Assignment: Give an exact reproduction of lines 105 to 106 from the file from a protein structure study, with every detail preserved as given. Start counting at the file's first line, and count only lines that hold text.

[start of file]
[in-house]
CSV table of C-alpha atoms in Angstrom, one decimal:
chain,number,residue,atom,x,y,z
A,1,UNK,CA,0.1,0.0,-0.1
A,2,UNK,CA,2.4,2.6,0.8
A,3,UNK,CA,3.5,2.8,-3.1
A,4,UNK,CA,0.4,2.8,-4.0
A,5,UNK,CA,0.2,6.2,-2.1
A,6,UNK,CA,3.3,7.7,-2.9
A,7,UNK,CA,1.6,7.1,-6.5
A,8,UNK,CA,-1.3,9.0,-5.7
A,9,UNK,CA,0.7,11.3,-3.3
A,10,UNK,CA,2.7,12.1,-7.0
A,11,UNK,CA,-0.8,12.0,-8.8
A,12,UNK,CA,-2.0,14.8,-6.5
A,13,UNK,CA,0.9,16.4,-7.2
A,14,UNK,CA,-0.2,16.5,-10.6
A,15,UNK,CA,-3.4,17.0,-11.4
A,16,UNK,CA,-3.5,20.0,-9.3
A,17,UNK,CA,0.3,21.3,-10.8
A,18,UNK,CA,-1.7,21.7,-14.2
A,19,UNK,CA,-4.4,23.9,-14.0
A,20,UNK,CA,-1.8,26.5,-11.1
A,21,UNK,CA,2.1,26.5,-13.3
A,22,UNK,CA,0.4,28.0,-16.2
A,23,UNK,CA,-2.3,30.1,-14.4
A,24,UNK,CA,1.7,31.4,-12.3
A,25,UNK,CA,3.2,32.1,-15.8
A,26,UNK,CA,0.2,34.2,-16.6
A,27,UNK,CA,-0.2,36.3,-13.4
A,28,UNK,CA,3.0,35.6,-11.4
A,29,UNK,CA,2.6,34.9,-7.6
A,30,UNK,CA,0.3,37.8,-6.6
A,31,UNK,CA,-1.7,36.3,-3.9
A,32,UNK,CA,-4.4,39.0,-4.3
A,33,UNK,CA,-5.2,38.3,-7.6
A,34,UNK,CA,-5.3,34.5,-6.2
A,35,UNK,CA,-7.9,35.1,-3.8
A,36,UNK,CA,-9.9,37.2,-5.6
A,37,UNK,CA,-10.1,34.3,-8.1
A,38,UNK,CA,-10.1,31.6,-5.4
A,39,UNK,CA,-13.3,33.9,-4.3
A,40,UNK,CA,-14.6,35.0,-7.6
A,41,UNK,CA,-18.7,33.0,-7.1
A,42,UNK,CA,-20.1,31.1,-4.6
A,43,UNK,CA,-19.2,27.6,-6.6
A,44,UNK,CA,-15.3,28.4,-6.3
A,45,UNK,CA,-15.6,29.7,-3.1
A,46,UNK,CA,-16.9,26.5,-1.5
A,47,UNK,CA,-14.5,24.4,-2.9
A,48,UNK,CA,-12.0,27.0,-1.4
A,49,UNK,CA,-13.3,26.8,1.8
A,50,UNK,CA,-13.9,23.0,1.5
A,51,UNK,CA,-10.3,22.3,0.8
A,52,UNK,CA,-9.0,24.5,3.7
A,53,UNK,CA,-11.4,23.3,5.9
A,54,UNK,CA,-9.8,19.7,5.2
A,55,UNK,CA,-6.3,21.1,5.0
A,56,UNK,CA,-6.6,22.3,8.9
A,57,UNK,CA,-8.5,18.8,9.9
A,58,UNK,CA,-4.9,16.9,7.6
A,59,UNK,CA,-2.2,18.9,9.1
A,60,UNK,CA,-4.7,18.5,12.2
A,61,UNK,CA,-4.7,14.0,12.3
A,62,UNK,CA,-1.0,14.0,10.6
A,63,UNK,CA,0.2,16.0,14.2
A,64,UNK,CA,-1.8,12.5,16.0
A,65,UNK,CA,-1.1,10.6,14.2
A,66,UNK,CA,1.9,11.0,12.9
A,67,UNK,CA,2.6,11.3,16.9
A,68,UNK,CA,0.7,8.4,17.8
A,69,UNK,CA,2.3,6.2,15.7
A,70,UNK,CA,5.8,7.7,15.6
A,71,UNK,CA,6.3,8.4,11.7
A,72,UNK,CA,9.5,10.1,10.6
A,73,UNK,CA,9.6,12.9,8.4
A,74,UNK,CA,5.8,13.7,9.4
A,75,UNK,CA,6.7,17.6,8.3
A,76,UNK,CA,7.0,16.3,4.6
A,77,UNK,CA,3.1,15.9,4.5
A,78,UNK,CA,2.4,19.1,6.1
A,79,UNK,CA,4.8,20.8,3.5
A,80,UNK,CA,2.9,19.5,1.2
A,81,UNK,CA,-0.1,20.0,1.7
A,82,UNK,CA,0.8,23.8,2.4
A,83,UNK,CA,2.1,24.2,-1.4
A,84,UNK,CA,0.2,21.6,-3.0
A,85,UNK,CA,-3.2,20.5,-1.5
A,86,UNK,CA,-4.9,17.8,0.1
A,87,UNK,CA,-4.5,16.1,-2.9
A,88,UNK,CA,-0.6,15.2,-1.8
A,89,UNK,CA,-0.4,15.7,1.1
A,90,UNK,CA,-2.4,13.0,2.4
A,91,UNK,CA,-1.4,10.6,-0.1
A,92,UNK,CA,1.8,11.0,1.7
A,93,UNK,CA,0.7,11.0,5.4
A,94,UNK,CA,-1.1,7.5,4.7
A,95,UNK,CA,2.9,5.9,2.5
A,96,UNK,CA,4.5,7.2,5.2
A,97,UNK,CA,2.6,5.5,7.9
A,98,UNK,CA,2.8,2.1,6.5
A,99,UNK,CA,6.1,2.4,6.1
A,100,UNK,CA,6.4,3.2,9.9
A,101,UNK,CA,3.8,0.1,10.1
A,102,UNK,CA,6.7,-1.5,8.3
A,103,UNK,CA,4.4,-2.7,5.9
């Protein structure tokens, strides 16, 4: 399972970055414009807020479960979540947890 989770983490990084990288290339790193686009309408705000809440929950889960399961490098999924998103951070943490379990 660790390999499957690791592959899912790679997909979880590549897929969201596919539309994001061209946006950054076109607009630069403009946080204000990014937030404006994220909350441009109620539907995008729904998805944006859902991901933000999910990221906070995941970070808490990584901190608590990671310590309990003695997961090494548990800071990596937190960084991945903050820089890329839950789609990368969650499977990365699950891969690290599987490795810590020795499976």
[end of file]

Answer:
A,102,UNK,CA,6.7,-1.5,8.3
A,103,UNK,CA,4.4,-2.7,5.9